10/13: A Conclusion, and a Start!

Thf2 end post 

(I had to make a very difficult decision recently, to end my thru-hike and come back to “civilization.” After almost 2,000 miles, I felt it was time. I wanted to relate the reasons why and what went in to the decision, as well as let everyone know how I’m doing with the decision. I wanted to write this sooner, but I struggled with finding the right time & words to write).

I crossed the dirt road, and looked for where the trail would pick up again. Figuring it was down the road to my right, I began walking. I was going over the list of things I’d need to be focusing on that day and the next to make a smooth resupply.  A large pickup passed  headed the other way, three men in full hunting gear out for the day it seemed. 

Two minutes later, I stopped walking. An unreal thought passed through my mind and made a home: 

“This is where you get off the trail. Time to go home.”

I stood there, struck with a sad, numb feeling. But…at peace. 

If not for the peace, I would have fought it. I’d be in Canada right now, barring injury, and looking forward to visiting with my cousins in Seattle. I would be right where I had imagined, right where I’d pictured myself for over a year, with a sense of accomplishment at being counted as one of those who completed the 2011 PCT thru-hike. It had been such an incredible experience, the most challenging test I’d put myself through, and I’d made it this far. 

But there on that Oregon dirt road, I knew this hike was over. 

This hike has never been about me. It has, from the start, been about those whose lives have been devastated and changed forever by the horror of human trafficking. That was who I’ve been hiking for. Not myself. But, to have made it that far, there’s a need to be fully invested and sold out for the complete hike. I wouldn’t have made it 2,000 miles otherwise.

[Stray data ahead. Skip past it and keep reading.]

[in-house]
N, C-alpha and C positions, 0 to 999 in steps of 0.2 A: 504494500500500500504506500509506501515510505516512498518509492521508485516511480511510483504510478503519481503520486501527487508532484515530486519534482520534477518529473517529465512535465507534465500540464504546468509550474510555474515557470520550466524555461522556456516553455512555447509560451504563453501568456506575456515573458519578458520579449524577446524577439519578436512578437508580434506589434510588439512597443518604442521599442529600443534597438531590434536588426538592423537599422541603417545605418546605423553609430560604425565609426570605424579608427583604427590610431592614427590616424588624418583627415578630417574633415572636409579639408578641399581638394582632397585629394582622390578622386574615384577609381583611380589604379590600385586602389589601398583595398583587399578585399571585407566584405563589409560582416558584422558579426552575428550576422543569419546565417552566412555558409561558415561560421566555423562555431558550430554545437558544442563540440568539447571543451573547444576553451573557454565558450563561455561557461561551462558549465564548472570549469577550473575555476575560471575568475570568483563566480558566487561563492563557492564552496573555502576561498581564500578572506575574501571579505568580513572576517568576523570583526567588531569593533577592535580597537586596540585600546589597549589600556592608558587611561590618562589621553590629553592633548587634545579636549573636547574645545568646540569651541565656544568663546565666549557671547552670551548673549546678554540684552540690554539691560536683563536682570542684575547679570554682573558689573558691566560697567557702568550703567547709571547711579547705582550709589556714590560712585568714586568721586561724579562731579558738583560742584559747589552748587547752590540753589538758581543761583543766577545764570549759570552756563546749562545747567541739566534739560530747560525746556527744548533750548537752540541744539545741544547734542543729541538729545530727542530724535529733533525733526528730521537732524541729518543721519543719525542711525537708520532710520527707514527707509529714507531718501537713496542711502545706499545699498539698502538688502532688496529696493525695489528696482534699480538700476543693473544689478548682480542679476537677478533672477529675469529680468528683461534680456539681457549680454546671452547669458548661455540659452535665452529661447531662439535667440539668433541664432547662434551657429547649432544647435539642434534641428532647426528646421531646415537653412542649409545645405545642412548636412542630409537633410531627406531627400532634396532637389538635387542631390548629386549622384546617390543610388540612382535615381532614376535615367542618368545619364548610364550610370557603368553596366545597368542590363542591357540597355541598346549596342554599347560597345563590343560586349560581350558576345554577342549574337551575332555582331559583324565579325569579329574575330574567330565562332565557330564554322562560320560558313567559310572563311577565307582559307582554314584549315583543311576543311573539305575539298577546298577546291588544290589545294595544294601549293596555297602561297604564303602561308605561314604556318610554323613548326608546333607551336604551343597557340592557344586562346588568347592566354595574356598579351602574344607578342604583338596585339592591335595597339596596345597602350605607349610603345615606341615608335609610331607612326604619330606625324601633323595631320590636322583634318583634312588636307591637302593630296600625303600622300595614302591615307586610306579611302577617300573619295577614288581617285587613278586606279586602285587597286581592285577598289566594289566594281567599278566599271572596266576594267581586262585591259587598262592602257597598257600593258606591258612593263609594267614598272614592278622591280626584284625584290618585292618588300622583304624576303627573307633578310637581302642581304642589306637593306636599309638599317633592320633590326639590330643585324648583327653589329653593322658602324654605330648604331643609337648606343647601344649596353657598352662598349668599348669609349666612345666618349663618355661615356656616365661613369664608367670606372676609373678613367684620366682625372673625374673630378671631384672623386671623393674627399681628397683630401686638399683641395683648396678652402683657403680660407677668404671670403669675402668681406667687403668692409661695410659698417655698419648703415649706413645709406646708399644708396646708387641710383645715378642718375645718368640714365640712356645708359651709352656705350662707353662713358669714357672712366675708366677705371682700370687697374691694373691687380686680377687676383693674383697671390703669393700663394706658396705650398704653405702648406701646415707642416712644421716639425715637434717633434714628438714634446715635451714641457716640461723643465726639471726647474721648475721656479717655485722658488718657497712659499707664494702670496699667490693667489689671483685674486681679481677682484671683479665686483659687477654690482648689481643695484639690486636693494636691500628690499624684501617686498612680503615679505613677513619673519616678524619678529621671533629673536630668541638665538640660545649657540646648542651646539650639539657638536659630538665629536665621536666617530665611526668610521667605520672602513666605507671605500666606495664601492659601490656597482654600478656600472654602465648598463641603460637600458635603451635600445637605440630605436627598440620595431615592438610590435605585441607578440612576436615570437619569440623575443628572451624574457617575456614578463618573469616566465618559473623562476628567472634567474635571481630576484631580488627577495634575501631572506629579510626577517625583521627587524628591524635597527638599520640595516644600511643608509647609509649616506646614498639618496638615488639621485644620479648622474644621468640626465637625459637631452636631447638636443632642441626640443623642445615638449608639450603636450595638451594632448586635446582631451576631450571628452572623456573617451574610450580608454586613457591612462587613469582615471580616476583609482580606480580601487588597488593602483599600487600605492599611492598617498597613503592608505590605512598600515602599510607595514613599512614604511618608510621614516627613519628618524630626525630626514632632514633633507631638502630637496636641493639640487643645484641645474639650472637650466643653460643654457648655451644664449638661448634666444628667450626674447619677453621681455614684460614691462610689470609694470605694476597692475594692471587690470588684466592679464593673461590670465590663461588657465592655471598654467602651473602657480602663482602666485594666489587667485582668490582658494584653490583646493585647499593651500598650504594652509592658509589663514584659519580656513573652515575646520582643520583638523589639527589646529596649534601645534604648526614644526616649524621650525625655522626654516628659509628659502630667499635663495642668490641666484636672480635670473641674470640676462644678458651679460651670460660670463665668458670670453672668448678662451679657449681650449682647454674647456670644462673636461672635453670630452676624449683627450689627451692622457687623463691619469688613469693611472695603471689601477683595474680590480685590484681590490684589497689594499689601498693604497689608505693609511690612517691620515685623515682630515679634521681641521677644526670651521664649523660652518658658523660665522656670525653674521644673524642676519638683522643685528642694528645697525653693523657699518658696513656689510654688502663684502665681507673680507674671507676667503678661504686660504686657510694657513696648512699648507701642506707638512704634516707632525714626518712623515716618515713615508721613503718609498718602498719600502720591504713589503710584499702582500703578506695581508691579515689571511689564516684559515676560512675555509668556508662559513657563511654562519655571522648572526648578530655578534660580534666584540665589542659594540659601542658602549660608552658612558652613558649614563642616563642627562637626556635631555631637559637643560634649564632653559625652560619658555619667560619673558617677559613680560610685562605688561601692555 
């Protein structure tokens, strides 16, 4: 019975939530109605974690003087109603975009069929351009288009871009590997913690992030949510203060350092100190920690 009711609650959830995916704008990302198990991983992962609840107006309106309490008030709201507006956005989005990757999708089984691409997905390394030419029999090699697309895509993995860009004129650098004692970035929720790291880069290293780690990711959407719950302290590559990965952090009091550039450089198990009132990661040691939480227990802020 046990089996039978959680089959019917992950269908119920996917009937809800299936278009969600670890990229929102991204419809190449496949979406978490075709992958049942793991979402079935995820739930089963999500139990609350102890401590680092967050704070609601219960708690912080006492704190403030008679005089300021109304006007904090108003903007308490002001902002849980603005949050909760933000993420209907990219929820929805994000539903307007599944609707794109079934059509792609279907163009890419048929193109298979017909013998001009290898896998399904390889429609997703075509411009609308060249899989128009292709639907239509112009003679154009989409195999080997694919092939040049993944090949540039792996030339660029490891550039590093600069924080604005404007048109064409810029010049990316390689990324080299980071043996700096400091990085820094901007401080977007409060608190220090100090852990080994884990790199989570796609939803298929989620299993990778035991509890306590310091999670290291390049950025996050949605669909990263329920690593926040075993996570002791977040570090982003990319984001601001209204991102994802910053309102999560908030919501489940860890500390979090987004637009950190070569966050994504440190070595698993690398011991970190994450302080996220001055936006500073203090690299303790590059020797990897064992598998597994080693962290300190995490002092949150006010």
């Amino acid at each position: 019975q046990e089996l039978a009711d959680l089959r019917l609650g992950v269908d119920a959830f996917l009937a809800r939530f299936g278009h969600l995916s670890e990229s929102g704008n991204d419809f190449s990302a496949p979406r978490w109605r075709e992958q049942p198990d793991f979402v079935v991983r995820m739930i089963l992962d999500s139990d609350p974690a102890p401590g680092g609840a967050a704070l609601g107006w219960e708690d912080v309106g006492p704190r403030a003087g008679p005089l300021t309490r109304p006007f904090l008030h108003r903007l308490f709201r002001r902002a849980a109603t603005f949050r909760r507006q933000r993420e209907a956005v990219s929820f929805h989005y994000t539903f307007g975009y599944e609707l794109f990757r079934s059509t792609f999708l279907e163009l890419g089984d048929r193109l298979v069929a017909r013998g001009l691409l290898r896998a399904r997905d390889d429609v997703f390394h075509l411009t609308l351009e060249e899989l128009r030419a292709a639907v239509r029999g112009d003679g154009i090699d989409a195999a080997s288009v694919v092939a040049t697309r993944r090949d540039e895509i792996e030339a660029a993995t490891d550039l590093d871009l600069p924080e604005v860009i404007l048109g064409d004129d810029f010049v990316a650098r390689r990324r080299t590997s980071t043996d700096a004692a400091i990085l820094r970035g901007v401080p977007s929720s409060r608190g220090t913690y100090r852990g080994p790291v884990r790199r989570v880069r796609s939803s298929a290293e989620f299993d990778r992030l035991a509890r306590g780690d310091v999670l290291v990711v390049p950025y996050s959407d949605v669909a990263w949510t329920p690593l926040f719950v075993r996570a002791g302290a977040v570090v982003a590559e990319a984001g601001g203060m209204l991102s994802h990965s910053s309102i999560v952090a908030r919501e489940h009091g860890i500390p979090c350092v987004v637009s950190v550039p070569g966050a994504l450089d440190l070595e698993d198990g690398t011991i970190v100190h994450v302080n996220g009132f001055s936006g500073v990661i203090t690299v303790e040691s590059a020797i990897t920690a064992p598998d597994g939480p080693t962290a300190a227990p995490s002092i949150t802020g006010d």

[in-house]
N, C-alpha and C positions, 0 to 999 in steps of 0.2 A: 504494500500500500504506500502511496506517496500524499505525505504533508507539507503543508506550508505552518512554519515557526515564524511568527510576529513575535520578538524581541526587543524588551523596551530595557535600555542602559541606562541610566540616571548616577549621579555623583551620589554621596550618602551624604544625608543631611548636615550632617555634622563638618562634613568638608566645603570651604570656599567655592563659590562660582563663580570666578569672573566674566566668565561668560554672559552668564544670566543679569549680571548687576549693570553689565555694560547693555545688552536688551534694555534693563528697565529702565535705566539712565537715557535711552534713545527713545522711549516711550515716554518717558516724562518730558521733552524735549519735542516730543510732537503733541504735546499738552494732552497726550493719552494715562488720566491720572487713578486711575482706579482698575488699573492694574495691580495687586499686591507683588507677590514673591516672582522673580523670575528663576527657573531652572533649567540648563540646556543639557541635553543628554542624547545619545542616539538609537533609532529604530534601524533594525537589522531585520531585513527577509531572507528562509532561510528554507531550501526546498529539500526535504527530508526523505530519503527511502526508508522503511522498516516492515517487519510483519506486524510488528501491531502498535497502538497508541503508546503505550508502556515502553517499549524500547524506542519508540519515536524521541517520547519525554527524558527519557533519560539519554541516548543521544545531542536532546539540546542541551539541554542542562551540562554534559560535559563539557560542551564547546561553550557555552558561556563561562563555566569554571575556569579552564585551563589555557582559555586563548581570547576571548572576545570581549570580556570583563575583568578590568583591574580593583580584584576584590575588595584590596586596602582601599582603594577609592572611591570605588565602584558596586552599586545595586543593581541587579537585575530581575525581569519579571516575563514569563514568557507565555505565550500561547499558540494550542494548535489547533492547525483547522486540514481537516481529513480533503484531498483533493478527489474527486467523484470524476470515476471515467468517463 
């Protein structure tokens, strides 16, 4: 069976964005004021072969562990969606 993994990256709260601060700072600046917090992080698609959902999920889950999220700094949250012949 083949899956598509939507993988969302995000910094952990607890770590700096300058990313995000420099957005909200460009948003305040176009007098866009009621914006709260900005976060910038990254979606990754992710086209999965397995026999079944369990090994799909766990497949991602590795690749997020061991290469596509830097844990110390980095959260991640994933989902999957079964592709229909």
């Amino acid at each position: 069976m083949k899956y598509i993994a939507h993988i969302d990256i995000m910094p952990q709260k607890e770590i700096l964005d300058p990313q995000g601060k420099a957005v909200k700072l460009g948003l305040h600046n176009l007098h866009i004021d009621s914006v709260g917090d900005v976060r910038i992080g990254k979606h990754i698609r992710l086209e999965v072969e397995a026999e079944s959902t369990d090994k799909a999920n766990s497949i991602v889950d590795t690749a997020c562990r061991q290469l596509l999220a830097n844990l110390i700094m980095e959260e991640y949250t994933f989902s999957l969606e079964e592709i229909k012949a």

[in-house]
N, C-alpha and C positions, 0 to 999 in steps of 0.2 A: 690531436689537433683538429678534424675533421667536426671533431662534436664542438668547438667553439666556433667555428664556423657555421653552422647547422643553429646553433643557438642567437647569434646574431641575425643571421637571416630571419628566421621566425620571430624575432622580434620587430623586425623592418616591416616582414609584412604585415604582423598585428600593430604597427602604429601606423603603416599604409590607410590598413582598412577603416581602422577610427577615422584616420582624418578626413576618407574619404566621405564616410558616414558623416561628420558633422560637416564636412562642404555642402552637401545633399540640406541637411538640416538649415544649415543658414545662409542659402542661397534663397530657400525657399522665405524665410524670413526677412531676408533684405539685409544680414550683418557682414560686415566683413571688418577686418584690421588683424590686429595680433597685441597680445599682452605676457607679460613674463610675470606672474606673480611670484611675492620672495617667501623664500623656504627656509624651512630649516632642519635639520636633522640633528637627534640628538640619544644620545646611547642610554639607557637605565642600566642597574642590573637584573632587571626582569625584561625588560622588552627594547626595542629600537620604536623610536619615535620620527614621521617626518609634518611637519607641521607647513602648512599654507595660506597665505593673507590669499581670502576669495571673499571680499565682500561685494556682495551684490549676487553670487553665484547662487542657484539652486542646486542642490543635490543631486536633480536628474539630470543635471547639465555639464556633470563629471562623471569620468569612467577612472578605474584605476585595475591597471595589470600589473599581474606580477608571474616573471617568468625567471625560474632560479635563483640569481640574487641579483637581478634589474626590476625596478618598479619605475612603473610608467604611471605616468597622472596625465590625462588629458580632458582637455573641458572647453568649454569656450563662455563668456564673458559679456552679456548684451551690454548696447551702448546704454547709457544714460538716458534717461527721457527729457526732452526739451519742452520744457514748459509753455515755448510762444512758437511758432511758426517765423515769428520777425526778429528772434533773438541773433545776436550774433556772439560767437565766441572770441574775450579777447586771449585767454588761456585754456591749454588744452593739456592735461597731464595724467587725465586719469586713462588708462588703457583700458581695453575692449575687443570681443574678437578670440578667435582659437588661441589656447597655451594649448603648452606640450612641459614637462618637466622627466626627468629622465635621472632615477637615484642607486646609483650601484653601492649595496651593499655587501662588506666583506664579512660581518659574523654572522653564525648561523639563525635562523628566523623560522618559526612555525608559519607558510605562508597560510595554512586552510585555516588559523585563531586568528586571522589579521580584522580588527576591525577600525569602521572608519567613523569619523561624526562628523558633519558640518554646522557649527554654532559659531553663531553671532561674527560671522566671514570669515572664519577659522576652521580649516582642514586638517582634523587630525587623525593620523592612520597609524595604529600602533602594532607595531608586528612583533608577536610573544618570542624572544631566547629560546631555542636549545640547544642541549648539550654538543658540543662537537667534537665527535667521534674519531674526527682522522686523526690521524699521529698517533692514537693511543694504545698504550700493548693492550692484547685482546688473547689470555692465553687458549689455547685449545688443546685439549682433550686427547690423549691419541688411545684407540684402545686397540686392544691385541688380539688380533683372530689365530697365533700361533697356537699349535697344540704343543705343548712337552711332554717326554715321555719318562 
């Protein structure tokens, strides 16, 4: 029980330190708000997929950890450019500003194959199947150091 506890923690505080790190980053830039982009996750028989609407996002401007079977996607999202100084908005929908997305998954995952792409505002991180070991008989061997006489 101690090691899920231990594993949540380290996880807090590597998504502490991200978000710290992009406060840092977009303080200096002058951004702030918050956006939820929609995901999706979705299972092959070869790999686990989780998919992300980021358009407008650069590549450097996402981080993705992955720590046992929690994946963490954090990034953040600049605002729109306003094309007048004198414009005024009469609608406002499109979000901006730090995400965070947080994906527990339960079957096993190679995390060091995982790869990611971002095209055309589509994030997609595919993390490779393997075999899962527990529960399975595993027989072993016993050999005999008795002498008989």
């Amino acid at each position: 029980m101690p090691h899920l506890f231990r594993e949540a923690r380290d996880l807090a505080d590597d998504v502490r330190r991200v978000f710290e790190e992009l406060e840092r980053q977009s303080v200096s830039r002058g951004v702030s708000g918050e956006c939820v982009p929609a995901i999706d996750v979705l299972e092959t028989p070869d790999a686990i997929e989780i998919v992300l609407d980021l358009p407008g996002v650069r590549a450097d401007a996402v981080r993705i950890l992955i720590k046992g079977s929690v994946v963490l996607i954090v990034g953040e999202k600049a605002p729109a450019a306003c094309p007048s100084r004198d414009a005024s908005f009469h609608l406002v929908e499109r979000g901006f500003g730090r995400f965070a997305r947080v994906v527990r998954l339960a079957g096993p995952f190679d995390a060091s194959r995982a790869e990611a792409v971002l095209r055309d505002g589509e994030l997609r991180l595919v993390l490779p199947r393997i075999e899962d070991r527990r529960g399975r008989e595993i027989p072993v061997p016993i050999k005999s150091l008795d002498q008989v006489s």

But, in the process, I ended up combining everything together. The cause I was hiking for, success, and finishing all in one. To make a difference, and for the hike to be a success, I had to finish. This didn’t become my thought process all at once, but once it was there, it was ingrained and made it difficult to separate one from the other. 

Understanding finally came to me on that dirt road in Oregon. The hike would have been a success if I had stopped after 200 miles. Or 500. Or 1,200. The distance or the fact I finished or not was not as important as other aspects. 

I had raised awareness of human trafficking. I had raised funds which will go to help those affected by human trafficking. And, I had made myself available. In an entry from Ashland, Oregon, I had included some quotes regarding hiking. Essentially, a lot can happen inside a person when they spend time in nature. I felt that God had had close to five months with me…and especially those last 1,000 miles that I had been hiking solo. I came to realize that finishing the PCT on this attempt was not the goal…getting me away, alone, on a trail like the PCT…THAT was the first step. Then, breaking me down, physically, emotionally, spiritually…that was the second step. Then, once God had my full attention, showing me what I was supposed to do once I returned from the trail. That process was one of the main reasons I was led to take this adventure. 

So there I was. Standing there, my trusty McHale pack strapped to my back, in need of a good bath, but otherwise feeling great, physically. And, I was at peace with my new realization. 

It was just “time.”

I turned around, and began the long walk towards civilization. Down this road twelve miles…head south on the next paved road, then southwest on US 97 to Klamath Falls. I was sure to find a train or bus heading down towards Sacramento from there. Thankfully, the kindness of strangers who were brave (or crazy?) enough to pick up an extremely homeless looking, dirt covered & odiforous vagabond, I was able to get around the potentially long walk to Klamath.